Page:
Despite much fanfare at a summit last week, European leaders failed to convince global investors that they are on their way to solving their massive problems with debt and recession.
Stocks closed sharply lower Monday after two big rating agencies criticized a fiscal pact between European leaders last week that is aimed at easing the region's debt crisis.
Fitch Ratings thinks the United States is still a AAA country, but its optimism disappeared this week. The credit evaluator downgraded the outlook for the U.S. economy to negative despite the recent bump in consumer spending and a slight improvement in employment numbers for November. It's hard to look at the inability of Congress to come up with credible spending cuts without a feeling of impending doom.
Fitch Ratings said Monday that it will keep its rating for long-term U.S. debt at the top AAA level, despite a congressional panel's failure to agree on long-term deficit cuts. But it is lowering its outlook to negative.
Did the great Jon Corzine not learn from the greatest financial meltdown seen in the U.S. economy? The answer is simple, here is another example to the entrusted "gambling with other people's money."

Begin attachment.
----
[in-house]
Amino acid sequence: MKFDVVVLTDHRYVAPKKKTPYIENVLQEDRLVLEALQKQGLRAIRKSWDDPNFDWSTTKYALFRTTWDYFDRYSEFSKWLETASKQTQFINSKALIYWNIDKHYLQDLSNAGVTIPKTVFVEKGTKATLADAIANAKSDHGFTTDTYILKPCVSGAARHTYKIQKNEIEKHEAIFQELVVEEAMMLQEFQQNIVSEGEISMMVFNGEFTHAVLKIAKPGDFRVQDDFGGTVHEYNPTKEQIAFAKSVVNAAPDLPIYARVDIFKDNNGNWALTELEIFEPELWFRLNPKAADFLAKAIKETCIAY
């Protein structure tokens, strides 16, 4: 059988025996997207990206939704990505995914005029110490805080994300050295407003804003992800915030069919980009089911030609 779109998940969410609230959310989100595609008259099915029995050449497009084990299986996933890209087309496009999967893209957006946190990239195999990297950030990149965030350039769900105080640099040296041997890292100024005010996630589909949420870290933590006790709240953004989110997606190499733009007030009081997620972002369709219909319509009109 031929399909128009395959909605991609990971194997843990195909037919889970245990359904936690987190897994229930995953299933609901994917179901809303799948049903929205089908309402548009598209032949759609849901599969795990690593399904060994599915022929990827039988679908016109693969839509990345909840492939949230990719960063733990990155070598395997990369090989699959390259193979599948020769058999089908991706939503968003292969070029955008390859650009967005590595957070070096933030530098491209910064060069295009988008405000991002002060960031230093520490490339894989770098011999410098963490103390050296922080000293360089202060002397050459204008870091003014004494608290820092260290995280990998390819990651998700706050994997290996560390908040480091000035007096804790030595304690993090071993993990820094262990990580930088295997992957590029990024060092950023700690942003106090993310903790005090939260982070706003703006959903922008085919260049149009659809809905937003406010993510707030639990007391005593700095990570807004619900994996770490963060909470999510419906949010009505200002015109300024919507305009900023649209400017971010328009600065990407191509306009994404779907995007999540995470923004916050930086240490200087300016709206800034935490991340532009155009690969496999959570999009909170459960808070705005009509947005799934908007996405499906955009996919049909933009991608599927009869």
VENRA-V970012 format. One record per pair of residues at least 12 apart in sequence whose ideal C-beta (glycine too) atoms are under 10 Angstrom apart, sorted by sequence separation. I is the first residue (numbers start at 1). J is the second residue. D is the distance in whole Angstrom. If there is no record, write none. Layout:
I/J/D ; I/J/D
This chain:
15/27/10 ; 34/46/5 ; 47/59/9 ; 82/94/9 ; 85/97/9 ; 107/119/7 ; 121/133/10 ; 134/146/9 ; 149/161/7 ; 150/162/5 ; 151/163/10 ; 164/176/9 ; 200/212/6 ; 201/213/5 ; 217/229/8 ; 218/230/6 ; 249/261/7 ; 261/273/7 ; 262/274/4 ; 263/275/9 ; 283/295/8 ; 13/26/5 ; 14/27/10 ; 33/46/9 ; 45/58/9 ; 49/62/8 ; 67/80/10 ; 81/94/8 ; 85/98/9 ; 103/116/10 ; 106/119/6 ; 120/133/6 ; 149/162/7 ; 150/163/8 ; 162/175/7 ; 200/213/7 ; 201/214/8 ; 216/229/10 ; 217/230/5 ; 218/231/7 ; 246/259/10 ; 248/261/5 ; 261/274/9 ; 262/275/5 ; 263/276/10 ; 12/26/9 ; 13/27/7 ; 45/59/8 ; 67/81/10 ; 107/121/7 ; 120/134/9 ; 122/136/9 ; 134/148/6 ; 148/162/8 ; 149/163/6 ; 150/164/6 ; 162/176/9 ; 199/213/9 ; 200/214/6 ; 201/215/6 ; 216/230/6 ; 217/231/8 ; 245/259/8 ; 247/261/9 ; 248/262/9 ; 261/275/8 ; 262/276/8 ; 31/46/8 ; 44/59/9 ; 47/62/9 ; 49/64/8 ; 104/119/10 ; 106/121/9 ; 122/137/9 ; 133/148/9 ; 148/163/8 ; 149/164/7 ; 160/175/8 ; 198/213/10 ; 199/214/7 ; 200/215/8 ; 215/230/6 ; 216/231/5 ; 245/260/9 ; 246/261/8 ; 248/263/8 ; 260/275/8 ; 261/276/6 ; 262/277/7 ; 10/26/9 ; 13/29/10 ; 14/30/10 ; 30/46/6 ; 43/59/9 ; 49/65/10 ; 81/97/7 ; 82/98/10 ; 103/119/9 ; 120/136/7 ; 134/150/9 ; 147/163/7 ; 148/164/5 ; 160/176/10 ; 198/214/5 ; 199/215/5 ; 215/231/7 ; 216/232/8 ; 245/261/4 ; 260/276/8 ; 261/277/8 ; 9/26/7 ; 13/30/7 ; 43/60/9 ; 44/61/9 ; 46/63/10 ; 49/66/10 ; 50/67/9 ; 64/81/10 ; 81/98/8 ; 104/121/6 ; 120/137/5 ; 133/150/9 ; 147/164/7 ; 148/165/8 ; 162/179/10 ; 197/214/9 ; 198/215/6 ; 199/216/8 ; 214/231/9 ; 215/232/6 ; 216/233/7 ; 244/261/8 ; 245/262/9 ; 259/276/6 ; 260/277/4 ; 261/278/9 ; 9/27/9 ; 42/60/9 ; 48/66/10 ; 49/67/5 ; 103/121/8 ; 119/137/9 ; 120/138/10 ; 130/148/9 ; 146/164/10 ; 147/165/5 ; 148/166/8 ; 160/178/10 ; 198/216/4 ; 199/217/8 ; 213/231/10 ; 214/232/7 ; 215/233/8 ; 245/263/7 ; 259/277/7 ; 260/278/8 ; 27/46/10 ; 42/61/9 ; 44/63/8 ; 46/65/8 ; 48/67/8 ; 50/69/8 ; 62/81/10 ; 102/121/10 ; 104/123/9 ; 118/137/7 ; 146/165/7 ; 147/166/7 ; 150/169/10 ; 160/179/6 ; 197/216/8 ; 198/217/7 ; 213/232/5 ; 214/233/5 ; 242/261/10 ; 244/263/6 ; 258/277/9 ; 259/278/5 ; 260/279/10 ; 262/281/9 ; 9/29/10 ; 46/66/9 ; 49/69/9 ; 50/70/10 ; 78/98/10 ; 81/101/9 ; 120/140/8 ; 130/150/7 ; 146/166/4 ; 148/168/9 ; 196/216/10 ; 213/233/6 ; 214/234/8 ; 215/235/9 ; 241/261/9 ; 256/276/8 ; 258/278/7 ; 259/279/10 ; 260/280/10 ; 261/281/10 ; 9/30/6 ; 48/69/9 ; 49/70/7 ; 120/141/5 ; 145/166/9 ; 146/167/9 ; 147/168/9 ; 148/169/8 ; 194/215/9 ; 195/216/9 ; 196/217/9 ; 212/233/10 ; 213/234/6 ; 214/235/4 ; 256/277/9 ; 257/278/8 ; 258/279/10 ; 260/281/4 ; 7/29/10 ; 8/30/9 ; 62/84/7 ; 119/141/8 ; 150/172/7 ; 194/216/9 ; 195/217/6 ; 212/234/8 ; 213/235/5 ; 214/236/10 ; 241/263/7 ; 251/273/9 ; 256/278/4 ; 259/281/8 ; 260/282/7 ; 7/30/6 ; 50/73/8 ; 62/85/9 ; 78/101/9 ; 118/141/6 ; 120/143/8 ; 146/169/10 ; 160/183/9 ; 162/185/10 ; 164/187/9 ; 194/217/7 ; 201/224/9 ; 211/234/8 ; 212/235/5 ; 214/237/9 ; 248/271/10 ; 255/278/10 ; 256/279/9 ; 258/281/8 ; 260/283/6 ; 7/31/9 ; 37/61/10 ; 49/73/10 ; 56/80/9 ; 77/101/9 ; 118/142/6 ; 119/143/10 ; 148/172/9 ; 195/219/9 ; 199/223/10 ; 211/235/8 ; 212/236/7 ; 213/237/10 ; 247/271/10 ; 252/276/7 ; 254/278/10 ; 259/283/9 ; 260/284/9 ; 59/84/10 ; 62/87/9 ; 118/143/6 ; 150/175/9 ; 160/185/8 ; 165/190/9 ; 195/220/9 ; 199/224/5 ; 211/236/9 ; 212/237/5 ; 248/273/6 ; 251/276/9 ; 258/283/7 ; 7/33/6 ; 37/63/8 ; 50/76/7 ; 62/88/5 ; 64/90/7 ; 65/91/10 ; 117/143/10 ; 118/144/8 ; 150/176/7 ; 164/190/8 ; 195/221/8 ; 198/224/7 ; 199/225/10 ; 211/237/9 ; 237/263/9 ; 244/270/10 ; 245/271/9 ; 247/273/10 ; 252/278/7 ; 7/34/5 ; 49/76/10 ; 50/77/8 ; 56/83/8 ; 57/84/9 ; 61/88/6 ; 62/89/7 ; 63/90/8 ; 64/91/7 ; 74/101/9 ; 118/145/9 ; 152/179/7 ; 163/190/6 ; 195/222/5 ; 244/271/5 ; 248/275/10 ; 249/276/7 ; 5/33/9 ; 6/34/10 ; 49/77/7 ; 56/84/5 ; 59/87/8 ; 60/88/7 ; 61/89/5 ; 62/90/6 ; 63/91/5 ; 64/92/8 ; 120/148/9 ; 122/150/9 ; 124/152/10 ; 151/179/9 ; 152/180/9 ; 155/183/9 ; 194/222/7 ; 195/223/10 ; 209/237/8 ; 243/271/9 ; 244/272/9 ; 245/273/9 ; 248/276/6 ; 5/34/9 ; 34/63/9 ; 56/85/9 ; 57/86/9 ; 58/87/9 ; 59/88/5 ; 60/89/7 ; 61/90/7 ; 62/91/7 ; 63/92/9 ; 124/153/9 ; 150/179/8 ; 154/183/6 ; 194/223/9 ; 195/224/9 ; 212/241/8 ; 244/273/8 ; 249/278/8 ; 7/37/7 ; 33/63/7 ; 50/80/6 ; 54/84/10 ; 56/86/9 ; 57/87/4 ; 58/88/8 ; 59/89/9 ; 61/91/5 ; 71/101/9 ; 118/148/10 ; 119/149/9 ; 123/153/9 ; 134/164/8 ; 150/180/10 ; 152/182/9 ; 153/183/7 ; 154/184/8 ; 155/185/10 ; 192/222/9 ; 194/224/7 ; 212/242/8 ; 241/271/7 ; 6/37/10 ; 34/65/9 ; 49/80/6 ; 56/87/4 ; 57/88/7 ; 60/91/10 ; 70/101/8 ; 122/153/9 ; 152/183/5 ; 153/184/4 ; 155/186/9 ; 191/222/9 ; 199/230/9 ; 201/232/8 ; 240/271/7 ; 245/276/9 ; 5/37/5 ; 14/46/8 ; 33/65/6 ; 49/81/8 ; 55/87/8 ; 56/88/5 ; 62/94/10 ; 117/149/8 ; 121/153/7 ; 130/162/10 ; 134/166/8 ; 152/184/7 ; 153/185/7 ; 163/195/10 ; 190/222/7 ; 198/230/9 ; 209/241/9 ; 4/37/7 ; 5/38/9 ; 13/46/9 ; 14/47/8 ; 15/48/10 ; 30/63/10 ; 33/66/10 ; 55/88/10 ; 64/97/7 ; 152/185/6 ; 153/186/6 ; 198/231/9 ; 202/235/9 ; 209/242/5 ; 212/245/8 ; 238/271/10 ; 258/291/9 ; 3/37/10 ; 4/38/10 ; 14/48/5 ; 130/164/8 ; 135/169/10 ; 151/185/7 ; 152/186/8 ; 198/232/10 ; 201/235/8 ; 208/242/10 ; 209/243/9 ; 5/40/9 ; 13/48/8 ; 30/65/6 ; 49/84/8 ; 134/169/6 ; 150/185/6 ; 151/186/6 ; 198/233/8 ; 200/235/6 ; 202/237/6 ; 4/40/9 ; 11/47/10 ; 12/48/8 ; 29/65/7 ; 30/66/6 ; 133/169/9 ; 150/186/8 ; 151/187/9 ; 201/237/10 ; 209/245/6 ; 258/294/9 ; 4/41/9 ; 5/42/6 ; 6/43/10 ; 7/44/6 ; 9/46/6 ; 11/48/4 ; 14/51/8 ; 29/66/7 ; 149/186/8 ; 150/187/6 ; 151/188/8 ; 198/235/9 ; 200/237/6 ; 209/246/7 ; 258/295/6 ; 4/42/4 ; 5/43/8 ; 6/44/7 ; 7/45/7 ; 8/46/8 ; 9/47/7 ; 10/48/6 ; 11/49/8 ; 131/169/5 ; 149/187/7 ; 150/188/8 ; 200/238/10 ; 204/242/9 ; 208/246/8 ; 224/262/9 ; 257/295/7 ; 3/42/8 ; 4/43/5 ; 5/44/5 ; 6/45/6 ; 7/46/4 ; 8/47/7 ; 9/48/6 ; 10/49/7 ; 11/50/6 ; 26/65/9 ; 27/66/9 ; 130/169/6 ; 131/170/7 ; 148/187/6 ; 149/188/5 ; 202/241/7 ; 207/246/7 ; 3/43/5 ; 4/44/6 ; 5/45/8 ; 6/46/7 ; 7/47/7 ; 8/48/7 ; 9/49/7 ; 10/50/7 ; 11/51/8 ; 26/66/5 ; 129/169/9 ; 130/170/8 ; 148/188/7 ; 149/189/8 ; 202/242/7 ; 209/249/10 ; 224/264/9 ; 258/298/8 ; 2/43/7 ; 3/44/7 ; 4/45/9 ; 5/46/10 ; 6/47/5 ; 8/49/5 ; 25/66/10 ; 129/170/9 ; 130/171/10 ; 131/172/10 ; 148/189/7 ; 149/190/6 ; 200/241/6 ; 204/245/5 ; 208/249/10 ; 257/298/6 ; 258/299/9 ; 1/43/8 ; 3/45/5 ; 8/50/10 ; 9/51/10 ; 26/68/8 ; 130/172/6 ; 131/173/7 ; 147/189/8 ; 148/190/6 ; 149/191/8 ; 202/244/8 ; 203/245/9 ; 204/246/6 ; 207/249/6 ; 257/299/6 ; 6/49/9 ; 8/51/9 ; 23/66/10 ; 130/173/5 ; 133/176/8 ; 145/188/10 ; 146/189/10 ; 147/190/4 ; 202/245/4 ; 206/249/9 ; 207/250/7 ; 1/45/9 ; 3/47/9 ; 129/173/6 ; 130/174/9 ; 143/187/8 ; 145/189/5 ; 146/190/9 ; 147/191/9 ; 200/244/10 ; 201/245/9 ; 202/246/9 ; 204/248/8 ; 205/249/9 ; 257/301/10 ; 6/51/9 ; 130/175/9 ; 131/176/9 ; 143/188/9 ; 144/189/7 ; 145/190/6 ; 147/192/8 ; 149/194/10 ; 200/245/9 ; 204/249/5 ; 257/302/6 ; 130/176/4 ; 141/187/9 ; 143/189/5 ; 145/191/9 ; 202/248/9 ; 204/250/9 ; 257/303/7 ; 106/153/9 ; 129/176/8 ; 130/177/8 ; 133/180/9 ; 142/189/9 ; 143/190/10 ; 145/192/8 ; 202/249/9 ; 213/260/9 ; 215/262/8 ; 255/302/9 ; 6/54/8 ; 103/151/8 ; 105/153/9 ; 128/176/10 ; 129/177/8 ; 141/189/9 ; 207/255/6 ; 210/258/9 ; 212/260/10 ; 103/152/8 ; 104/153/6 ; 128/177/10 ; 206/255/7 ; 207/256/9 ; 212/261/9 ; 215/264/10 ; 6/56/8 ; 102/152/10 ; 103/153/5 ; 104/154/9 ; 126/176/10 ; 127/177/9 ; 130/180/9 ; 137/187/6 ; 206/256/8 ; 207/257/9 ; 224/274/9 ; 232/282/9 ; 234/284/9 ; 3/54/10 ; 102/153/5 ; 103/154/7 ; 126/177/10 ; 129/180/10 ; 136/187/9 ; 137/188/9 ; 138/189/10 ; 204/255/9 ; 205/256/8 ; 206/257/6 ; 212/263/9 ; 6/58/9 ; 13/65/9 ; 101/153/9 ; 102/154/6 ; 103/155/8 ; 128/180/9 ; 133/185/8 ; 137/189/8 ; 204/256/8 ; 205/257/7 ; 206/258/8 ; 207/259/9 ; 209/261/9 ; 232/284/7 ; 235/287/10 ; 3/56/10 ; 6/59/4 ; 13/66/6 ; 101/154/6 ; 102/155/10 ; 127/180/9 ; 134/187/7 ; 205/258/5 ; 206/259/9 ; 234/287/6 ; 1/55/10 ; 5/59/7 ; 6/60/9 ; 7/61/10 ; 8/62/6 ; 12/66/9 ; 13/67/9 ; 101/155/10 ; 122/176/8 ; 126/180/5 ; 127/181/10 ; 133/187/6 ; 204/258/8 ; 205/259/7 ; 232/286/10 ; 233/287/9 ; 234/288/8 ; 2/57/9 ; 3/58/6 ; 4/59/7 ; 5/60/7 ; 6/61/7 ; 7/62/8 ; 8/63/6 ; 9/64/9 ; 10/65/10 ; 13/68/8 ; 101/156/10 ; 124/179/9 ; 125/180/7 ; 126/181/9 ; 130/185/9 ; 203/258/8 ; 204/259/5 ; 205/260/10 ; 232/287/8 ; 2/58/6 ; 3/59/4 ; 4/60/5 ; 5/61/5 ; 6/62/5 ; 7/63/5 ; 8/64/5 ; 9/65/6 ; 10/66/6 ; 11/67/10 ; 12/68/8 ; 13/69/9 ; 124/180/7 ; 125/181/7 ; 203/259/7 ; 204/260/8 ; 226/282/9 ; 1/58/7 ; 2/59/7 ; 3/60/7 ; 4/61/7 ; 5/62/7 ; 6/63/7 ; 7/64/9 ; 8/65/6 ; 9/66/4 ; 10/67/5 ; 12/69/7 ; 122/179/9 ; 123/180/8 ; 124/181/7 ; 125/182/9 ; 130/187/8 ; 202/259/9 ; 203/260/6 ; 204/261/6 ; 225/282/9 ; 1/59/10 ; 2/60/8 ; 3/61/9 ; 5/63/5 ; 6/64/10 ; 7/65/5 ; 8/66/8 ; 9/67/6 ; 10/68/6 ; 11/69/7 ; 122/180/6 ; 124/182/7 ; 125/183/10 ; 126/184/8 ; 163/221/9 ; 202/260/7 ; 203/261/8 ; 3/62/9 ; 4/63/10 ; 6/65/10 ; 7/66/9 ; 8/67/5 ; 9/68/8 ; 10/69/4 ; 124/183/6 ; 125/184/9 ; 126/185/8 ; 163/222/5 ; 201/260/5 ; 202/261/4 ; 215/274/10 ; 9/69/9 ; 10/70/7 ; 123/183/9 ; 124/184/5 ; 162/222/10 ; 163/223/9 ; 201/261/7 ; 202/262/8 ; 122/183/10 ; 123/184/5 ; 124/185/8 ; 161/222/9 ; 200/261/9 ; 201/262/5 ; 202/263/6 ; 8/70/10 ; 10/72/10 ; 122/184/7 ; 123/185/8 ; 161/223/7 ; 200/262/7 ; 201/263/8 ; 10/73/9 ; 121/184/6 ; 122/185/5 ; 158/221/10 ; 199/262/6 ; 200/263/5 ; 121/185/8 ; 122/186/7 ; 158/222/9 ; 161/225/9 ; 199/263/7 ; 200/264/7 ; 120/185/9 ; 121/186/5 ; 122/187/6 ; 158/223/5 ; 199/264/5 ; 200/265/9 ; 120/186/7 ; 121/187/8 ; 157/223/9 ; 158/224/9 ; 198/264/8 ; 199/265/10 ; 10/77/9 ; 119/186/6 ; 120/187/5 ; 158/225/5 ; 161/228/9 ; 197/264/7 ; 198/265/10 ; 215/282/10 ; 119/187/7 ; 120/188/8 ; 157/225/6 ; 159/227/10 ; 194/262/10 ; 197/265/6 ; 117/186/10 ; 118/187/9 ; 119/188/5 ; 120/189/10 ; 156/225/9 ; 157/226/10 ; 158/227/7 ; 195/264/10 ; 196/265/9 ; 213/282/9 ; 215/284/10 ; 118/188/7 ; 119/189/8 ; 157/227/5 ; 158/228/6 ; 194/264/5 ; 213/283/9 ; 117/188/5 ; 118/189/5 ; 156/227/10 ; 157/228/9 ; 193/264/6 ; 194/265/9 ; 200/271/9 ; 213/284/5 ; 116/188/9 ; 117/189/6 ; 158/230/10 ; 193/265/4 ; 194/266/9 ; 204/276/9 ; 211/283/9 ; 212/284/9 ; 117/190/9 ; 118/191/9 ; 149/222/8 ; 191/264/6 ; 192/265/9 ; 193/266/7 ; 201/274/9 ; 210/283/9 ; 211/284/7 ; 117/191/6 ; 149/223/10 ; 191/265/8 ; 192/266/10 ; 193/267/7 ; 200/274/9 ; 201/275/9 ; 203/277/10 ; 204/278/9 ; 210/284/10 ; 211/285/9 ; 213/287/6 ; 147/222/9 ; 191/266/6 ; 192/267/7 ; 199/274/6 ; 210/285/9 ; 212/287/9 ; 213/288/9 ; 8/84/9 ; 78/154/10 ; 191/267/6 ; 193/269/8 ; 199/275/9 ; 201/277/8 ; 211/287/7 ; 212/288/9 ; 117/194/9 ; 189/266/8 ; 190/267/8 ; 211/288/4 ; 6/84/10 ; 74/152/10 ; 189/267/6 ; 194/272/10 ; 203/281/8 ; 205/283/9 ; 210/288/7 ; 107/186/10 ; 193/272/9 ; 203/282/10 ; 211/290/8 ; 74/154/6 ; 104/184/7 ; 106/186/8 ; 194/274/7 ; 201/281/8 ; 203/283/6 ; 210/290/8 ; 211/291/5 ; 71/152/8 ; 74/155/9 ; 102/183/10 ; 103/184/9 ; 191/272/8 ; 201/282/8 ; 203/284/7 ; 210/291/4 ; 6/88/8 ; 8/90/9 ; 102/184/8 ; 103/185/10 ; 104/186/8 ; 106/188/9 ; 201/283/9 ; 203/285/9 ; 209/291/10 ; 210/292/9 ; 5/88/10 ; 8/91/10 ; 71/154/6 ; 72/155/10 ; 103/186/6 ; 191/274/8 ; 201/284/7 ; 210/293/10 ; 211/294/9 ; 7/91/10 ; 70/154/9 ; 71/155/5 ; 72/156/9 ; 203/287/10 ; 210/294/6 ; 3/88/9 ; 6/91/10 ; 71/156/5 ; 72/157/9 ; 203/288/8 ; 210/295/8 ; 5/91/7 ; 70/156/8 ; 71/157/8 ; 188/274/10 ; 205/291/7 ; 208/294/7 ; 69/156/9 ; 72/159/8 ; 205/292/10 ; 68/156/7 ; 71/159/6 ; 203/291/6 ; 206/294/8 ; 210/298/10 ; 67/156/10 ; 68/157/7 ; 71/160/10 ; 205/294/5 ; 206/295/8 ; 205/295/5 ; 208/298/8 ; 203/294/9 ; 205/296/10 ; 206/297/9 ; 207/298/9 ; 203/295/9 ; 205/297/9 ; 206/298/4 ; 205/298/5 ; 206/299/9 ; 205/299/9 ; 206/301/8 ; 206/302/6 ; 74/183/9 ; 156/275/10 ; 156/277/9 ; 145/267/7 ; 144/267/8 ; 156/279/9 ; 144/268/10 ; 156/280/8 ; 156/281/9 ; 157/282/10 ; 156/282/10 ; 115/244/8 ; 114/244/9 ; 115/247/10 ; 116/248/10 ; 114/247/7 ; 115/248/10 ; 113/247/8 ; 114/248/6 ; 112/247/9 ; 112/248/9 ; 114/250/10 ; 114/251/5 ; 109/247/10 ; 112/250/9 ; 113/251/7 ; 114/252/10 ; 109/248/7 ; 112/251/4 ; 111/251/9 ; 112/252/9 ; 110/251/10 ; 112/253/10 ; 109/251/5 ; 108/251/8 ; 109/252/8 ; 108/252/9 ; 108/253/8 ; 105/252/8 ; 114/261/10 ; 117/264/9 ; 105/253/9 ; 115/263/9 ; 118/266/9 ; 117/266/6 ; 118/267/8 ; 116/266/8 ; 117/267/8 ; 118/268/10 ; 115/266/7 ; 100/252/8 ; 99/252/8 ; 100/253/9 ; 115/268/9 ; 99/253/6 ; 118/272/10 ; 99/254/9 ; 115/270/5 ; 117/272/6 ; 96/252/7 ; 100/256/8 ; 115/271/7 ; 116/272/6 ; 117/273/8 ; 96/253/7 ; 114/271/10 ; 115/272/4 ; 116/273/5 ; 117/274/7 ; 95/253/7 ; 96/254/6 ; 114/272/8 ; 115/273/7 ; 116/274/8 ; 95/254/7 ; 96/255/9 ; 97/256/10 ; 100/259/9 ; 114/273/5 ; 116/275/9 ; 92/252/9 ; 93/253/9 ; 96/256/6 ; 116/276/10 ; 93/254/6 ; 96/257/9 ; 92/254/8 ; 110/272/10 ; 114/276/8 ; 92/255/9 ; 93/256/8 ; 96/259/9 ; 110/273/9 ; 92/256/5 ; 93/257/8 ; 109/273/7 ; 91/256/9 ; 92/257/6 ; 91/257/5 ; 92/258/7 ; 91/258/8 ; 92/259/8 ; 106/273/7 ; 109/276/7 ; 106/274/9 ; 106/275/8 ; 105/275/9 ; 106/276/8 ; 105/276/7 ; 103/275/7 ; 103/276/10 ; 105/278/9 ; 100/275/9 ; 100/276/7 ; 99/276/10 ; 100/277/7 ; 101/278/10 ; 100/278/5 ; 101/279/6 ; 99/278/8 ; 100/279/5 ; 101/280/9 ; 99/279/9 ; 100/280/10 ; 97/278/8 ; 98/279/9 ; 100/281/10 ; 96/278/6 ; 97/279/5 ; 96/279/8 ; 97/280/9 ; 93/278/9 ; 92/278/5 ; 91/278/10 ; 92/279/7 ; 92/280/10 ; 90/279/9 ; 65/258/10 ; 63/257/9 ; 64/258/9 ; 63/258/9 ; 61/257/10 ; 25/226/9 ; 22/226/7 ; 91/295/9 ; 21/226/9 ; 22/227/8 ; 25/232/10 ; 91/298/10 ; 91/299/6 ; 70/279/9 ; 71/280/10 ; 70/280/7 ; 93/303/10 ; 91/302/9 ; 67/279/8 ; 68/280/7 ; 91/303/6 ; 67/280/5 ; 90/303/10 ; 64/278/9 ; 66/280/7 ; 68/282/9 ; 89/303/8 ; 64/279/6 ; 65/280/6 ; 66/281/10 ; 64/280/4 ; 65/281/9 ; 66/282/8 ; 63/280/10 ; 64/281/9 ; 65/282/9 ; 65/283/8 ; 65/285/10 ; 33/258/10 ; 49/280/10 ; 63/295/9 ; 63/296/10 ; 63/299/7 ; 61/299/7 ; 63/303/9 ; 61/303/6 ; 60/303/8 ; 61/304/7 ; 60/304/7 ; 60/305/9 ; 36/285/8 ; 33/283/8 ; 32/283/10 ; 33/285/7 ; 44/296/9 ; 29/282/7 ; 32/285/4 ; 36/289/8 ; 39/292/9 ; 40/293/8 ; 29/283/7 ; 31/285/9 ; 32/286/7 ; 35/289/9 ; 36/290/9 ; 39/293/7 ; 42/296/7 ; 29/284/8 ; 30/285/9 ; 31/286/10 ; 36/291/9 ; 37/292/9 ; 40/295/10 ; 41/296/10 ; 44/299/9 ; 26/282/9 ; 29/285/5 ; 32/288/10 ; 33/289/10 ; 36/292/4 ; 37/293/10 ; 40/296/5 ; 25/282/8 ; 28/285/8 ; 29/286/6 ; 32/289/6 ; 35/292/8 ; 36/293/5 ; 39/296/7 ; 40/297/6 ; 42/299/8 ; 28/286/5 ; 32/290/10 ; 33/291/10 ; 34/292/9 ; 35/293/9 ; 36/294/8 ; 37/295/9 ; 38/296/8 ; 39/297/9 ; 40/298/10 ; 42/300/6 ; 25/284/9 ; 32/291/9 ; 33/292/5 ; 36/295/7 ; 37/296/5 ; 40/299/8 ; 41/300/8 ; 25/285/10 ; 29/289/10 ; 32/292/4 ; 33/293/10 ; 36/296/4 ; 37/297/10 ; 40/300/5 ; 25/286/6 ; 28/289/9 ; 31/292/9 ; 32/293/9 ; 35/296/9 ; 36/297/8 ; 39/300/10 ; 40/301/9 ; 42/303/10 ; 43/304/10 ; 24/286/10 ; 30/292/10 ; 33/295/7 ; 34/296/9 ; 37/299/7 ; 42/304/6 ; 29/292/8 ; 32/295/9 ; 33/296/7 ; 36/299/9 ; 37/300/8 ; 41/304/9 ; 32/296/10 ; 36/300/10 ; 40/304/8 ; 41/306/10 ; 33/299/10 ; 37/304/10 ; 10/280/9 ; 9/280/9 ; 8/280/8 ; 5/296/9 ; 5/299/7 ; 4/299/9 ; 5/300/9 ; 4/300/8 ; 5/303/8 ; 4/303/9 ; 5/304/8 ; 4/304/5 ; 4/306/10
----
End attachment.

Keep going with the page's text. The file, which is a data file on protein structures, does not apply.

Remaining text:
A spike in borrowing costs for the Spanish government renewed worries about Europe's debt crisis and pushed stocks lower for the second day in a row.
A warning from Fitch Ratings that large U.S. banks could be hit hard if Europe's debt crisis spreads sent stocks on a downward spiral late Wednesday.
Anyone who looks at a price chart for the S&P 500 over the past three months will likely paint a picture of a roller coaster in their mind, and that would be a fair characterization. During these past weeks, the S&P 500 has experienced four climbs, followed by four drops, a few of which much like a world-class roller coaster have been steep and quick.
The jobs crisis isn't getting worse. But it isn't getting much better, either.